Quarter Wit, Quarter Wisdom: Varying Inversely

As promised, we will discuss inverse variation today. The concept of inverse variation is very simple – two quantities x and y vary inversely if increasing one decreases the other proportionally.

If x takes values x1, x2, x3… and y takes values y1, y2, y3 … correspondingly, then x1*y1 = x2*y2 = x3*y3 = some constant value

This means that if x doubles, y becomes half; if x becomes 1/3, y becomes 3 times etc. In other words, product of x and y stays the same in different instances.

Notice that x1/x2 = y2/y1; The ratio of x is inverse of the ratio of y.

The concept will become clearer after working on a few examples.

Question 1: The price of a diamond varies inversely with the square of the percentage of impurities. The cost of a diamond with 0.02% impurities is \$2500. What is the cost of a diamond with 0.05% impurities (keeping everything else constant)?

(A)   \$400

(B)   \$500

(C)   \$1000

(D)   \$4000

(E)    \$8000

Solution:

Price1*(% of Impurities1)^2 = Price2*(% of Impurities2)^2

2500*(.02)^2 = Price2*(.05)^2

Price = \$400

The answer is quite intuitive in the sense that if % of impurities in the diamond increases, the price of the diamond decreases.

There is an important question type related to inverse variation. It often uses the formula:

Total Price = Number of units*Price per unit

If, due to budgetary constraints, we need to keep the total money spent on a commodity constant, number of units consumed varies inversely with price per unit. If price per unit increases, we need to reduce the consumption proportionally.

Question 2: The cost of fuel increases by 10%. By what % must the consumption of fuel decrease to keep the overall amount spent on the fuel same?

(A)   5%

(B)   9%

(C)   10%

(D)   11%

(E)    20%

Solution: Do you think the answer is 10%? Think again.

Total Cost = Number of units*Price per unit

If the price per unit increases by 10%, it becomes 11/10 of its original value. To keep the total cost same, you need to multiply number of units by 10/11. i.e. you need to decrease the number of units by 1/11 i.e. 9.09%. In that case,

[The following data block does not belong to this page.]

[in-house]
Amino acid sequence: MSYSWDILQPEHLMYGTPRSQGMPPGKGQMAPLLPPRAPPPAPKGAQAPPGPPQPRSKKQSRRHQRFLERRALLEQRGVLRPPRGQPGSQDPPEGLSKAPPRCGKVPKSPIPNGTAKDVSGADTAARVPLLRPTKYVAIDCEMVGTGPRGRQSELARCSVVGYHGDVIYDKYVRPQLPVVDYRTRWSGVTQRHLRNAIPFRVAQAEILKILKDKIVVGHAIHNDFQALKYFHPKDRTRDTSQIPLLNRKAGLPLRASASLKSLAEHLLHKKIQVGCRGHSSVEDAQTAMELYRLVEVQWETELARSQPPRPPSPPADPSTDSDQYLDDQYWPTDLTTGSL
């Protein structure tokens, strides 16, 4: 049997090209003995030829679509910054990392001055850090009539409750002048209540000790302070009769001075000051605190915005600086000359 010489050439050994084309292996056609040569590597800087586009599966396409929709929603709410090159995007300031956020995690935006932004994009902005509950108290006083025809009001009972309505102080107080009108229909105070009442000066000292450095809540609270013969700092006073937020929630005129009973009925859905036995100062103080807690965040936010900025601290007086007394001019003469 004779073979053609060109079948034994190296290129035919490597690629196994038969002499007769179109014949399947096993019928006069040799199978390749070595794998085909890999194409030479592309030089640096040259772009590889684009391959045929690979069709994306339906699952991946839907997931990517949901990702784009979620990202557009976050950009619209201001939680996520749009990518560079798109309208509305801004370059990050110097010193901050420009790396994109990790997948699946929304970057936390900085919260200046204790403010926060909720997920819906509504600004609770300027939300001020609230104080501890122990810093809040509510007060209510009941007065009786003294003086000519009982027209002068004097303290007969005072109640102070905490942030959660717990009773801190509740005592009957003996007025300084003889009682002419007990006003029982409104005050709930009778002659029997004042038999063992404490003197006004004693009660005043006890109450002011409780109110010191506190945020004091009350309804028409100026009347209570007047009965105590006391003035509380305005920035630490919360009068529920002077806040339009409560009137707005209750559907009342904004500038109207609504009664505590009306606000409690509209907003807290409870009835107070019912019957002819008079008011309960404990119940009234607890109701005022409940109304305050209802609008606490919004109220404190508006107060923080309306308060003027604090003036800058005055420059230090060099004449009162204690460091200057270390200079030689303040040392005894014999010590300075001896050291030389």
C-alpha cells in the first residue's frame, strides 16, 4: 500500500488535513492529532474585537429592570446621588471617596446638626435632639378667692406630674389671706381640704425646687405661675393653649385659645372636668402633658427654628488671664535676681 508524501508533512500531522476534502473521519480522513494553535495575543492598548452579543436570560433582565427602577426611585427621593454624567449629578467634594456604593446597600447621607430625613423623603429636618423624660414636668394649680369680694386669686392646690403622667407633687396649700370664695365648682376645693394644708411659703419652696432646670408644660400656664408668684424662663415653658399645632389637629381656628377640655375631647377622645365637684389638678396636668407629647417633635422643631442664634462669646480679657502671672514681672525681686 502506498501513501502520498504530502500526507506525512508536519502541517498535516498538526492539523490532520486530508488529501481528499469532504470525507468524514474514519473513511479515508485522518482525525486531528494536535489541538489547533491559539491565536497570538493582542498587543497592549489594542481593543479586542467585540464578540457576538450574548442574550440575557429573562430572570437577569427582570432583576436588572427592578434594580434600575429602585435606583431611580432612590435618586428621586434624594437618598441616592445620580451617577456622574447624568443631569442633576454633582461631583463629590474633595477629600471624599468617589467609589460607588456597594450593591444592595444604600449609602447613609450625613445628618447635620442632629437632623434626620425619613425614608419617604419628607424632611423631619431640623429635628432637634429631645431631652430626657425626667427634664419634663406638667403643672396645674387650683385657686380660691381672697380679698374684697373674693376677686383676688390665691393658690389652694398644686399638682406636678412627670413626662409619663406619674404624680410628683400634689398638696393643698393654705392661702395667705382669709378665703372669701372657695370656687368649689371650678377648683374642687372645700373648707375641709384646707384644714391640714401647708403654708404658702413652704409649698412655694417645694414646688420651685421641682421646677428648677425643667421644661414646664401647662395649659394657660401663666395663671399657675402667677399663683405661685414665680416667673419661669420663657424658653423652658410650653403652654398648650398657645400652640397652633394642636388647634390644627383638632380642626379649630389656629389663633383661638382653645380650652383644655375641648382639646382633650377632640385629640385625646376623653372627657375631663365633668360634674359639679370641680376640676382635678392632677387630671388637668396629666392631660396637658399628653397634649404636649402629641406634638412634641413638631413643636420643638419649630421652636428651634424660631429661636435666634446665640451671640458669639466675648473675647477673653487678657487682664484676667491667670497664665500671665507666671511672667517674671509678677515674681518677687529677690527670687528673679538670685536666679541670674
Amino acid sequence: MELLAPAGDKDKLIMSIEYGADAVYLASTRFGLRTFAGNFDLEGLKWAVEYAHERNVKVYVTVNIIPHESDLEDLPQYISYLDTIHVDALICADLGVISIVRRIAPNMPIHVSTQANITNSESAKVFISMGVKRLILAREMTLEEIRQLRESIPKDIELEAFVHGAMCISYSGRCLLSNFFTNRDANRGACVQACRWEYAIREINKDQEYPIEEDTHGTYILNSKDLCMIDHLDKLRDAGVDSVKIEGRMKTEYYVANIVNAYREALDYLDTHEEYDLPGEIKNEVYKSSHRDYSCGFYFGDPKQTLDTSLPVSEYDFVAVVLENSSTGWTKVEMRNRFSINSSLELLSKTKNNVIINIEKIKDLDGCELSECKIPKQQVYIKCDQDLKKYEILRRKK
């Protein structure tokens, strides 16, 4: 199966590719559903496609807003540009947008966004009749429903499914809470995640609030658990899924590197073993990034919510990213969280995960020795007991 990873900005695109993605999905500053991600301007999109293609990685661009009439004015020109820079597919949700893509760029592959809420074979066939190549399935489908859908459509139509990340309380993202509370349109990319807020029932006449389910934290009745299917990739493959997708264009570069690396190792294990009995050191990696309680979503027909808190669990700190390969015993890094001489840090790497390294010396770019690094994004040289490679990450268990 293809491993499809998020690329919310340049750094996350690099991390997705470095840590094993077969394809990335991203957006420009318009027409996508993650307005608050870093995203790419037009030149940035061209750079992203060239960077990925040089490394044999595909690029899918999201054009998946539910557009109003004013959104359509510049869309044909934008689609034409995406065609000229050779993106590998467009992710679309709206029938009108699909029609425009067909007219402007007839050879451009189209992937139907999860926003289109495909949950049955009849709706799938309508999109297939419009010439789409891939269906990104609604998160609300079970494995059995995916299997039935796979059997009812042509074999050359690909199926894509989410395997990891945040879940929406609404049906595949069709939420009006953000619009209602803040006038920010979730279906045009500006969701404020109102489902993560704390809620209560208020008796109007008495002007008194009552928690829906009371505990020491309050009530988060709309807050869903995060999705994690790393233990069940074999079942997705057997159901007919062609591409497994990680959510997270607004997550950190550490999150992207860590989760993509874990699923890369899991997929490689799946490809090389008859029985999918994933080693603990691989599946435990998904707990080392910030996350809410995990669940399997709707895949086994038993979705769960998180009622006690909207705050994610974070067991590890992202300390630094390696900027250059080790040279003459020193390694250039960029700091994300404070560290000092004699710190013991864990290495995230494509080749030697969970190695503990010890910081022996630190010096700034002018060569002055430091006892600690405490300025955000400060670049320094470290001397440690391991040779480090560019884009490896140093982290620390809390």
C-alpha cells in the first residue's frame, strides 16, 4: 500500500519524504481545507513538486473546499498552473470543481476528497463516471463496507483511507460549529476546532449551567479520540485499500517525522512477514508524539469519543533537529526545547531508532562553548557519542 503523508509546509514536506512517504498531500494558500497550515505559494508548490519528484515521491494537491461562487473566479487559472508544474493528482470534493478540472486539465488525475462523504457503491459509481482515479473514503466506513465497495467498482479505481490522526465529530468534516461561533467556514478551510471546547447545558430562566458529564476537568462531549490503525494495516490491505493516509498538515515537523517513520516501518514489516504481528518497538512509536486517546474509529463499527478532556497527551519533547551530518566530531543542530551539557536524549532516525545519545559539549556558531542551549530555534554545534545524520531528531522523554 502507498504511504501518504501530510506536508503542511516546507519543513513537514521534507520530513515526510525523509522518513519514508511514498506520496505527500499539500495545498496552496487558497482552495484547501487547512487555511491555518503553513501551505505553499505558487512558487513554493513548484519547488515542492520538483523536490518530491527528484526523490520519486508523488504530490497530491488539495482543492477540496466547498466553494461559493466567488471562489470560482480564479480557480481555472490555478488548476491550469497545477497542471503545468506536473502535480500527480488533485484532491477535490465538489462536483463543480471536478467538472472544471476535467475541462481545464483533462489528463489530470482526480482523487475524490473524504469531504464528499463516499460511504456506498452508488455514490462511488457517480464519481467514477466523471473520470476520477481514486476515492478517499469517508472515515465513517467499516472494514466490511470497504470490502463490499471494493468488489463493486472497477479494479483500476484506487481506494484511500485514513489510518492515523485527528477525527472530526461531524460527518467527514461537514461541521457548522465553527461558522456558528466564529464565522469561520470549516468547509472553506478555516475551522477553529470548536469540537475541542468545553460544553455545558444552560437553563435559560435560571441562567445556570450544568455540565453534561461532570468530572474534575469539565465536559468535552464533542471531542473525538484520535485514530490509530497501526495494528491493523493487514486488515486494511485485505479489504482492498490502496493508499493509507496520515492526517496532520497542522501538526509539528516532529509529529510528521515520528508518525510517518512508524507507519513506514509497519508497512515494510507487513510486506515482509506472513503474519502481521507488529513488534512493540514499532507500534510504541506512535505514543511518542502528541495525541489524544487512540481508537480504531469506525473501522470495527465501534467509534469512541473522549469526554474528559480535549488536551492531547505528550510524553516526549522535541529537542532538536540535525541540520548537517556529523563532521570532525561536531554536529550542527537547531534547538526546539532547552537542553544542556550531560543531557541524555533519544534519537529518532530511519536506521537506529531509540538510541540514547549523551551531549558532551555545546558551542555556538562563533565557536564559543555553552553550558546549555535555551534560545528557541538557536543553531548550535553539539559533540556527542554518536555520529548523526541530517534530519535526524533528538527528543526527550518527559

New Total Cost = (10/11)*Number of units*(11/10)*Price per unit

This new total cost will be the same as the previous total cost.

Let’s look at one more example of the same concept but this one is a little trickier.

Question 3: Recently, fuel price has seen a hike of 20%. Mr X is planning to buy a new car with better mileage as compared to his current car. By what % should the new mileage be more than the previous mileage to ensure that Mr X’s total fuel cost stays the same for the month? (assuming the distance traveled every month stays the same)

(A)   10%

(B)   17%

(C)   20%

(D)   21%

(E)    25%

Solution:  The problem here is ‘how is mileage related to fuel price?’

Total fuel cost = Fuel price * Quantity of fuel used

Since the ‘total fuel cost’ needs to stay the same, ‘fuel price’ varies inversely with ‘quantity of fuel used’.

Quantity of fuel used = Distance traveled/Mileage

Distance traveled = Quantity of fuel used*Mileage

Since the same distance needs to be traveled, ‘quantity of fuel used’ varies inversely with the ‘mileage’.

We see that ‘fuel price’ varies inversely with ‘quantity of fuel used’ and ‘quantity of fuel used’ varies inversely with ‘mileage’. So, if fuel price increases, quantity of fuel used decreases proportionally and if quantity of fuel used decreases, mileage increases proportionally. Hence, if fuel price increases, mileage increases proportionally or we can say that fuel price varies directly with mileage.

If fuel price becomes 6/5 (20% increase) of previous fuel price, we need the mileage to become 6/5 of the previous mileage too i.e. mileage should increase by 20% too.

Another method is that you can directly plug in the expression for ‘Quantity of fuel used’ in the original equation.

Total fuel cost = Fuel price * Distance traveled/Mileage

Since ‘total fuel cost’ and ‘distance traveled’ need to stay the same, ‘fuel price’ is directly proportional to ‘mileage’.

We hope you are comfortable with fundamentals of direct and inverse variation now. More next week!

Karishma, a Computer Engineer with a keen interest in alternative Mathematical approaches, has mentored students in the continents of Asia, Europe and North America. She teaches the GMAT for Veritas Prep and regularly participates in content development projects such as this blog!